Does Eating Organic Reduce Your Exposure To Toxic Chemicals?

The leading certification of organics in Australia, Australian Certified Organic (ACO), states, “To be certified organic means to grow or manufacture a product free from synthetic pesticides, herbicides, hormones and antibiotics. Livestock must be free to range and pasture-fed, seed must be non-GM, and the process must be water efficient and biodiversity friendly.”

Within organic certification, a whole different standard applies where allowable sprays must be organic in origin and certified. So not all organic farms are necessarily ‘chemical-free’ in this sense. But it’s the origin of the chemical that is often the clincher. Synthetic pesticides have a whole different interaction with the natural environment.

For example, organically derived Pyrethrum (a naturally occurring insecticide found in the chrysanthemum) will break down through photodegradation anywhere from within hours of application to a few weeks. Their synthetic counterparts have been specifically engineered to not breakdown in this manner. This is a highly toxic chemical for aquatic life and mildly toxic for mammals. What an organic farm considers a virtue, is a weakness to a conventional farm.

A growing body of evidence is revealing some of the toxic side affects of the most widely used agricultural herbicide, glyphosate (the active ingredient in Roundup®). Traditionally, it was just used as a spot treatment on weeds because of its potency. Now, however, Roundup® ready seeds are  genetically modified to withstand the potent effects of glyphosate which has allowed for broad acre application (that is, killing everything else in its path). Not only do you have GMOs to contest with and widescale environmental poisoning, but residue may still remain on food crops post harvest. Glyphosate messes with your gut microbiome, causing inflammation on the cellular level which can consequently induce gastrointestinal disorders, obesity, diabetes, heart disease, depression, autism, infertility, cancer and Alzheimer’s disease (source).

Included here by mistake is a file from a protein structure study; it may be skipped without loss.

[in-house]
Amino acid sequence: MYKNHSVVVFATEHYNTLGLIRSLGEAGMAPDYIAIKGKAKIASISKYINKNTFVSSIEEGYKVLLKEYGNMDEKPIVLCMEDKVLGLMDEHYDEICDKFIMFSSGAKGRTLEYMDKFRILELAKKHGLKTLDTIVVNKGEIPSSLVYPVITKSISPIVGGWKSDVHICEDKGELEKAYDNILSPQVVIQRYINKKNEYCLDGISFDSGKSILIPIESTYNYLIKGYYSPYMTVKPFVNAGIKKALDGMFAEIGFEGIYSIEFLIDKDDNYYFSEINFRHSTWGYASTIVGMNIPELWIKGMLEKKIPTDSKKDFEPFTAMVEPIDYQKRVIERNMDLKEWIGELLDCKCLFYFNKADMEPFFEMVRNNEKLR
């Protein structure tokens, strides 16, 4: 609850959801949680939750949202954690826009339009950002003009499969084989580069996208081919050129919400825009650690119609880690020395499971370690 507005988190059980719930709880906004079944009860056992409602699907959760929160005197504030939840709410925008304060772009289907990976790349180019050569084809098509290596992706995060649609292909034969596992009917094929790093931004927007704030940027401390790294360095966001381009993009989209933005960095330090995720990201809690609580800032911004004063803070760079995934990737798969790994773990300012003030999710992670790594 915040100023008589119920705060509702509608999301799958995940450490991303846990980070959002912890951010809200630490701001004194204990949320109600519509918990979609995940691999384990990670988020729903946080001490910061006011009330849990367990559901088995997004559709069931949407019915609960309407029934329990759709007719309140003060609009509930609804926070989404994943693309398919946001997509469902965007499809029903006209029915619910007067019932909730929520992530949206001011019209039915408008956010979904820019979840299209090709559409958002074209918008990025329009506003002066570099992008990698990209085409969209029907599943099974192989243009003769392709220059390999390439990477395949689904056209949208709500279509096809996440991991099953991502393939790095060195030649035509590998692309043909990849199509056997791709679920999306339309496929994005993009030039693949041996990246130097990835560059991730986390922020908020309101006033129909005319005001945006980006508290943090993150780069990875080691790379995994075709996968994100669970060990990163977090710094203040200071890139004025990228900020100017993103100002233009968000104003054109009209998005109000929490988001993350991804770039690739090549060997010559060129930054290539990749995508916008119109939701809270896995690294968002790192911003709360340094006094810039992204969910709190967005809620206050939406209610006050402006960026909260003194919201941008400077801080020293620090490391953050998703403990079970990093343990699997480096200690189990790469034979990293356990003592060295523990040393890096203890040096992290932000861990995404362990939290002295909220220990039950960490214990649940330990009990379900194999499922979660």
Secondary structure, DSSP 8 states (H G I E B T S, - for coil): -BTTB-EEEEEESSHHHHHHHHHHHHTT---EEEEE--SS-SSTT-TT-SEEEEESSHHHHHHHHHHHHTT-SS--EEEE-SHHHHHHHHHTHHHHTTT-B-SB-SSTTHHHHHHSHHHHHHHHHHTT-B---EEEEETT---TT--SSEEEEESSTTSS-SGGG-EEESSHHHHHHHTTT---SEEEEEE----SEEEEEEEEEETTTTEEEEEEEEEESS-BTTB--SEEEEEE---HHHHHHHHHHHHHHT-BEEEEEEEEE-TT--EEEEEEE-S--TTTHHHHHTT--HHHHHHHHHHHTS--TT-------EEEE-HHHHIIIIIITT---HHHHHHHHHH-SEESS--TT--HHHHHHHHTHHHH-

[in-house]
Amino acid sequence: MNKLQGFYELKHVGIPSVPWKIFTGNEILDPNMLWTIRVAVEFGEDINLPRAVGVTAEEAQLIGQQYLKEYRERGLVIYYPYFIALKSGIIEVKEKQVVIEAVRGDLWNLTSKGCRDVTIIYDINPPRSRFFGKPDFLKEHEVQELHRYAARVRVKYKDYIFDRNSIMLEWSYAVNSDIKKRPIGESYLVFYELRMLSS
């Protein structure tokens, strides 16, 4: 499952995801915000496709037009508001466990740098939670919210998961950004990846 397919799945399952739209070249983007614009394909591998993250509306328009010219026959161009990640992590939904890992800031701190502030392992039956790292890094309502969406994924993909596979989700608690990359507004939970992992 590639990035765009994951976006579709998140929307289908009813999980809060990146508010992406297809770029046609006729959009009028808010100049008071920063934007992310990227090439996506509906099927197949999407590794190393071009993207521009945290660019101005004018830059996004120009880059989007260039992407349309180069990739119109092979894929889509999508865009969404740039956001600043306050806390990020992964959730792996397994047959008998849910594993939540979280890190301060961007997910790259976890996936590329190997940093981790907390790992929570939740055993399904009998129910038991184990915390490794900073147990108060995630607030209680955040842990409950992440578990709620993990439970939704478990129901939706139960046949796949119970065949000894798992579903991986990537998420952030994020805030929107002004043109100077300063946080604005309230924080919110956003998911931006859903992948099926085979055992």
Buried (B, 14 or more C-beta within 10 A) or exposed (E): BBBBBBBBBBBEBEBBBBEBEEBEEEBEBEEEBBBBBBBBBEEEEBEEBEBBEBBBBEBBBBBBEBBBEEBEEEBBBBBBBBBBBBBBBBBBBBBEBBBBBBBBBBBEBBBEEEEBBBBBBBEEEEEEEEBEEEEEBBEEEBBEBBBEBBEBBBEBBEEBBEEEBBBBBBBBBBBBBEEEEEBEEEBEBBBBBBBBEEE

So yes, opting for an organic alternative can help reduce your exposure to these herbicides and pesticides that are sprayed on conventional crops which are potential carcinogens, endocrine disruptors and all round, harmful to human health (source).

organic food

But Organic Food Is So Much More Expensive…

I prefer to see it as my way of supporting an industry I believe in as a co-inhabitant of this earth, and supporting those who are stewarding the land in such a way. Farming organically is generally a more labour intensive effort (hello manual weeding!) but why shouldn’t these farmers be compensated fairly like any other employee or business?

In some cases though, depending on the product, the price can be very competitive. Purchasing fresh organic produce from a farmers market can prove to be a very frugal venture if buying direct from the grower. Knowing that more of your dollar is going into their hands is priceless. As a result, you as the consumer know exactly what you are getting, what has gone into it and from whom.

Part of the foundations of many organic farms is actively working to build the soil through compost systems or raising animals in an earth regenerative and ethical manner. In this sense, they are doing more than simply growing food. They are growing soil for future generations. In return, healthy soil nurtures healthy plants. This is the very food you and I are eating that is supporting our health. For me, there’s not a lot else to be said.

You don’t have to choose sides. But you do get the opportunity to make a decision, each and every single day, as to what you put in your body and what kind of world you are creating for yourself, and future generations.

Emily Uebergang

Emily Uebergang is a writer, farmer and ecoprenuer who transitioned from the urban jungle to a working farmstead in the beautiful mountains of the Manning Valley in New South Wales, Australia. She writes like she's out to try and save the world... or at least make a difference for the better.